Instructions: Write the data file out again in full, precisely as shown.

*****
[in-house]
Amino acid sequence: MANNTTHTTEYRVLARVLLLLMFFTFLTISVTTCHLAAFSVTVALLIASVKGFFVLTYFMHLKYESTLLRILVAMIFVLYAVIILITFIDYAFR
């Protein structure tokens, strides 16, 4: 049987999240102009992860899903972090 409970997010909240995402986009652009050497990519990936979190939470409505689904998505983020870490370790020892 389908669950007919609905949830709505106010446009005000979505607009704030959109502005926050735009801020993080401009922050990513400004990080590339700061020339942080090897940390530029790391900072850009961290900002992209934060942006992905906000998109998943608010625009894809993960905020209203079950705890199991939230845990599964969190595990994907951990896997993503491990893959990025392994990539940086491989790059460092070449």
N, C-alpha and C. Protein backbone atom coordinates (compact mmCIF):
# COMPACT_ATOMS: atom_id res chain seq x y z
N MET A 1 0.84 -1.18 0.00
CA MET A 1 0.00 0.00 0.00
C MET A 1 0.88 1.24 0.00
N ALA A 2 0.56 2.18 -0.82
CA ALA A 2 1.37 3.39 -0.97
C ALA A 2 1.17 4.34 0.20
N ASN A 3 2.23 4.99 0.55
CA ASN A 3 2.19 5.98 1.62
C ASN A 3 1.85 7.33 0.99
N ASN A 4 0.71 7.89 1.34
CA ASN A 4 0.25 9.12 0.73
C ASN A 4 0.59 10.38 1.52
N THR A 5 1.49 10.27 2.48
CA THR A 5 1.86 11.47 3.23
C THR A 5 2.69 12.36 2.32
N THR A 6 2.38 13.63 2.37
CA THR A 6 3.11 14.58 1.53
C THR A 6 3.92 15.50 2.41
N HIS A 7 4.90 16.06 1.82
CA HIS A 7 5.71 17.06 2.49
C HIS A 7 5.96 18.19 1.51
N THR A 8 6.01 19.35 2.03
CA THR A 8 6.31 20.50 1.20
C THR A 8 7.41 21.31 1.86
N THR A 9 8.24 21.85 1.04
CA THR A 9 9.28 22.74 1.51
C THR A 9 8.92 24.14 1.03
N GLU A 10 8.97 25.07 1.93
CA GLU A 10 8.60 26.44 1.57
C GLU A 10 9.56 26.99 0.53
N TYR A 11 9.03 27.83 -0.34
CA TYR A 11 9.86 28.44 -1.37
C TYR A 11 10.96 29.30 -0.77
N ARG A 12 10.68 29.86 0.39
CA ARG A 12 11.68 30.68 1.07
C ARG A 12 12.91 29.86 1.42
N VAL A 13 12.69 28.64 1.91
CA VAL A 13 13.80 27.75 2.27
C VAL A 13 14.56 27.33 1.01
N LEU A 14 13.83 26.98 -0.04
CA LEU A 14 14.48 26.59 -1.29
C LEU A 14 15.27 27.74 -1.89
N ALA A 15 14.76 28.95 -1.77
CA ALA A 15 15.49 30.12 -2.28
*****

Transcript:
[in-house]
Amino acid sequence: MANNTTHTTEYRVLARVLLLLMFFTFLTISVTTCHLAAFSVTVALLIASVKGFFVLTYFMHLKYESTLLRILVAMIFVLYAVIILITFIDYAFR
């Protein structure tokens, strides 16, 4: 049987999240102009992860899903972090 409970997010909240995402986009652009050497990519990936979190939470409505689904998505983020870490370790020892 389908669950007919609905949830709505106010446009005000979505607009704030959109502005926050735009801020993080401009922050990513400004990080590339700061020339942080090897940390530029790391900072850009961290900002992209934060942006992905906000998109998943608010625009894809993960905020209203079950705890199991939230845990599964969190595990994907951990896997993503491990893959990025392994990539940086491989790059460092070449």
N, C-alpha and C. Protein backbone atom coordinates (compact mmCIF):
# COMPACT_ATOMS: atom_id res chain seq x y z
N MET A 1 0.84 -1.18 0.00
CA MET A 1 0.00 0.00 0.00
C MET A 1 0.88 1.24 0.00
N ALA A 2 0.56 2.18 -0.82
CA ALA A 2 1.37 3.39 -0.97
C ALA A 2 1.17 4.34 0.20
N ASN A 3 2.23 4.99 0.55
CA ASN A 3 2.19 5.98 1.62
C ASN A 3 1.85 7.33 0.99
N ASN A 4 0.71 7.89 1.34
CA ASN A 4 0.25 9.12 0.73
C ASN A 4 0.59 10.38 1.52
N THR A 5 1.49 10.27 2.48
CA THR A 5 1.86 11.47 3.23
C THR A 5 2.69 12.36 2.32
N THR A 6 2.38 13.63 2.37
CA THR A 6 3.11 14.58 1.53
C THR A 6 3.92 15.50 2.41
N HIS A 7 4.90 16.06 1.82
CA HIS A 7 5.71 17.06 2.49
C HIS A 7 5.96 18.19 1.51
N THR A 8 6.01 19.35 2.03
CA THR A 8 6.31 20.50 1.20
C THR A 8 7.41 21.31 1.86
N THR A 9 8.24 21.85 1.04
CA THR A 9 9.28 22.74 1.51
C THR A 9 8.92 24.14 1.03
N GLU A 10 8.97 25.07 1.93
CA GLU A 10 8.60 26.44 1.57
C GLU A 10 9.56 26.99 0.53
N TYR A 11 9.03 27.83 -0.34
CA TYR A 11 9.86 28.44 -1.37
C TYR A 11 10.96 29.30 -0.77
N ARG A 12 10.68 29.86 0.39
CA ARG A 12 11.68 30.68 1.07
C ARG A 12 12.91 29.86 1.42
N VAL A 13 12.69 28.64 1.91
CA VAL A 13 13.80 27.75 2.27
C VAL A 13 14.56 27.33 1.01
N LEU A 14 13.83 26.98 -0.04
CA LEU A 14 14.48 26.59 -1.29
C LEU A 14 15.27 27.74 -1.89
N ALA A 15 14.76 28.95 -1.77
CA ALA A 15 15.49 30.12 -2.28